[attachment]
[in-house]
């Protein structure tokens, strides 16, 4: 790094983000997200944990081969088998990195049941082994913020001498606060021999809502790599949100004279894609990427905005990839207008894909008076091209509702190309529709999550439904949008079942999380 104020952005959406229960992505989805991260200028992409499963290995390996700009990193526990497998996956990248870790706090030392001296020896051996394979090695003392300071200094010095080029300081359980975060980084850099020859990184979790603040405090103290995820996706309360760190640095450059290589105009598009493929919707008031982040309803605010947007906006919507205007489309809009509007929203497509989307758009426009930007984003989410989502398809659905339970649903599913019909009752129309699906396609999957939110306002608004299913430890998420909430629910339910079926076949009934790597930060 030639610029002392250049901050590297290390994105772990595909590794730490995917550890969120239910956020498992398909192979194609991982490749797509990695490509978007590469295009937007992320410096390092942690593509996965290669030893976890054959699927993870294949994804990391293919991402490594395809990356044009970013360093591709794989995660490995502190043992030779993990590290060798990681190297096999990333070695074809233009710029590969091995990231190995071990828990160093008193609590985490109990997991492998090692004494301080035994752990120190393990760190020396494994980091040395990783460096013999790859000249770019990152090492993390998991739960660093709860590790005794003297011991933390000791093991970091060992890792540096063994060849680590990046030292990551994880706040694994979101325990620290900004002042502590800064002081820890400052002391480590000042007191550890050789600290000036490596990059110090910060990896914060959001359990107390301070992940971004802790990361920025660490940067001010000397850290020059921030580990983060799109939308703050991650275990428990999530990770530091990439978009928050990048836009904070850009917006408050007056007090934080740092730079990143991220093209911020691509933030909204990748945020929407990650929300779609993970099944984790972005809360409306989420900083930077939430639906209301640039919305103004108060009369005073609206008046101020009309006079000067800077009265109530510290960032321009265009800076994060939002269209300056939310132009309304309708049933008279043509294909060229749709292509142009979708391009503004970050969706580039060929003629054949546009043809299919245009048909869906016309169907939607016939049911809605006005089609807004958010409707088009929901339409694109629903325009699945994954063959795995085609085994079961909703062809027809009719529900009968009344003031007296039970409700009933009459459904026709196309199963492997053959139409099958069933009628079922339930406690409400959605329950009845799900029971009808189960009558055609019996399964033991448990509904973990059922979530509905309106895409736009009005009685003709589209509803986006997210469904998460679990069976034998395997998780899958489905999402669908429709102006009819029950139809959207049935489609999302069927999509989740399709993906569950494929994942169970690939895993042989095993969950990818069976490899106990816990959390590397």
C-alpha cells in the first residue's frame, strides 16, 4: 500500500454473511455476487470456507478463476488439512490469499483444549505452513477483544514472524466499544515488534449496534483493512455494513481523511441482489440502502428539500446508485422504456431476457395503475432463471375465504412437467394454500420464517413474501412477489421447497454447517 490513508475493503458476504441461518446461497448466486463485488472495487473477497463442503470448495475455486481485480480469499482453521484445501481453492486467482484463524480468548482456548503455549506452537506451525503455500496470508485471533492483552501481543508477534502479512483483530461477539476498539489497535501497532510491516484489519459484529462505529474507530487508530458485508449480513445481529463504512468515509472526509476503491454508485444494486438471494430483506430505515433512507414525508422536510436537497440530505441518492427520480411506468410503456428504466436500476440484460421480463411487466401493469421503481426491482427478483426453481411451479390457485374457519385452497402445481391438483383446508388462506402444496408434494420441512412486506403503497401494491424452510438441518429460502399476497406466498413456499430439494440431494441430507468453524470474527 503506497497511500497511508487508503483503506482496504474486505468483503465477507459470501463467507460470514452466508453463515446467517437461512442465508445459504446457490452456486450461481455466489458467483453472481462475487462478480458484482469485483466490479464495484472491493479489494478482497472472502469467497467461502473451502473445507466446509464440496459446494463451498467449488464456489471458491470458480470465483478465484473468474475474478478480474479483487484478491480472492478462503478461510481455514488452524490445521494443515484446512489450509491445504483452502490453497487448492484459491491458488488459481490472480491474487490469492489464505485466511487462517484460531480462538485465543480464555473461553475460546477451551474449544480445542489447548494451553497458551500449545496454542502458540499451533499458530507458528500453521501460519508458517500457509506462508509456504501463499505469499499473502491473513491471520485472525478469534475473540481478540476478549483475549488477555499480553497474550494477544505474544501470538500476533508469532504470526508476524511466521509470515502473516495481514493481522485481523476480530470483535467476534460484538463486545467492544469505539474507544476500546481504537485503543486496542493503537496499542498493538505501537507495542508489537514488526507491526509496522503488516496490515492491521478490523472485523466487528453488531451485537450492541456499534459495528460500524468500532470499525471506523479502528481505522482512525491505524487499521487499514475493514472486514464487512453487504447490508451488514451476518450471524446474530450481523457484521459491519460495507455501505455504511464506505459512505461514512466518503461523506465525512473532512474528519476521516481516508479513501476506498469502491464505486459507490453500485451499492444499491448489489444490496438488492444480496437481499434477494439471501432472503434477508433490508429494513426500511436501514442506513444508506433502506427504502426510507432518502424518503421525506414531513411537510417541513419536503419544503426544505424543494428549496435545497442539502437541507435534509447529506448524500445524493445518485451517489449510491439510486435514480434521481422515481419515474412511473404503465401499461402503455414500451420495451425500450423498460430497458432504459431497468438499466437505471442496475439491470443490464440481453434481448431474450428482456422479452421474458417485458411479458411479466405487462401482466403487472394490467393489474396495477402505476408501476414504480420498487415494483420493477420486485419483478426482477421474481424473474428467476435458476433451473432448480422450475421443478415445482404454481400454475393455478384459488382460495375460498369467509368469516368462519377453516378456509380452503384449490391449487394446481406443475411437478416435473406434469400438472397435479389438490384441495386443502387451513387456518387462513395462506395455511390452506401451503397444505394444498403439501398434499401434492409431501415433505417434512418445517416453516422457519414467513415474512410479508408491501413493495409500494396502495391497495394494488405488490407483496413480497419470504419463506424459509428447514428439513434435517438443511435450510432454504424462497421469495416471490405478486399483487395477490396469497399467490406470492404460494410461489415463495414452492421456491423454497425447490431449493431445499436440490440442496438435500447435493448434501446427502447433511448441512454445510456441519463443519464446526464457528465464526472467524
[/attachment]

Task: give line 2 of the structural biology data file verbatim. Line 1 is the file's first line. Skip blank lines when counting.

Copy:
């Protein structure tokens, strides 16, 4: 790094983000997200944990081969088998990195049941082994913020001498606060021999809502790599949100004279894609990427905005990839207008894909008076091209509702190309529709999550439904949008079942999380 104020952005959406229960992505989805991260200028992409499963290995390996700009990193526990497998996956990248870790706090030392001296020896051996394979090695003392300071200094010095080029300081359980975060980084850099020859990184979790603040405090103290995820996706309360760190640095450059290589105009598009493929919707008031982040309803605010947007906006919507205007489309809009509007929203497509989307758009426009930007984003989410989502398809659905339970649903599913019909009752129309699906396609999957939110306002608004299913430890998420909430629910339910079926076949009934790597930060 030639610029002392250049901050590297290390994105772990595909590794730490995917550890969120239910956020498992398909192979194609991982490749797509990695490509978007590469295009937007992320410096390092942690593509996965290669030893976890054959699927993870294949994804990391293919991402490594395809990356044009970013360093591709794989995660490995502190043992030779993990590290060798990681190297096999990333070695074809233009710029590969091995990231190995071990828990160093008193609590985490109990997991492998090692004494301080035994752990120190393990760190020396494994980091040395990783460096013999790859000249770019990152090492993390998991739960660093709860590790005794003297011991933390000791093991970091060992890792540096063994060849680590990046030292990551994880706040694994979101325990620290900004002042502590800064002081820890400052002391480590000042007191550890050789600290000036490596990059110090910060990896914060959001359990107390301070992940971004802790990361920025660490940067001010000397850290020059921030580990983060799109939308703050991650275990428990999530990770530091990439978009928050990048836009904070850009917006408050007056007090934080740092730079990143991220093209911020691509933030909204990748945020929407990650929300779609993970099944984790972005809360409306989420900083930077939430639906209301640039919305103004108060009369005073609206008046101020009309006079000067800077009265109530510290960032321009265009800076994060939002269209300056939310132009309304309708049933008279043509294909060229749709292509142009979708391009503004970050969706580039060929003629054949546009043809299919245009048909869906016309169907939607016939049911809605006005089609807004958010409707088009929901339409694109629903325009699945994954063959795995085609085994079961909703062809027809009719529900009968009344003031007296039970409700009933009459459904026709196309199963492997053959139409099958069933009628079922339930406690409400959605329950009845799900029971009808189960009558055609019996399964033991448990509904973990059922979530509905309106895409736009009005009685003709589209509803986006997210469904998460679990069976034998395997998780899958489905999402669908429709102006009819029950139809959207049935489609999302069927999509989740399709993906569950494929994942169970690939895993042989095993969950990818069976490899106990816990959390590397």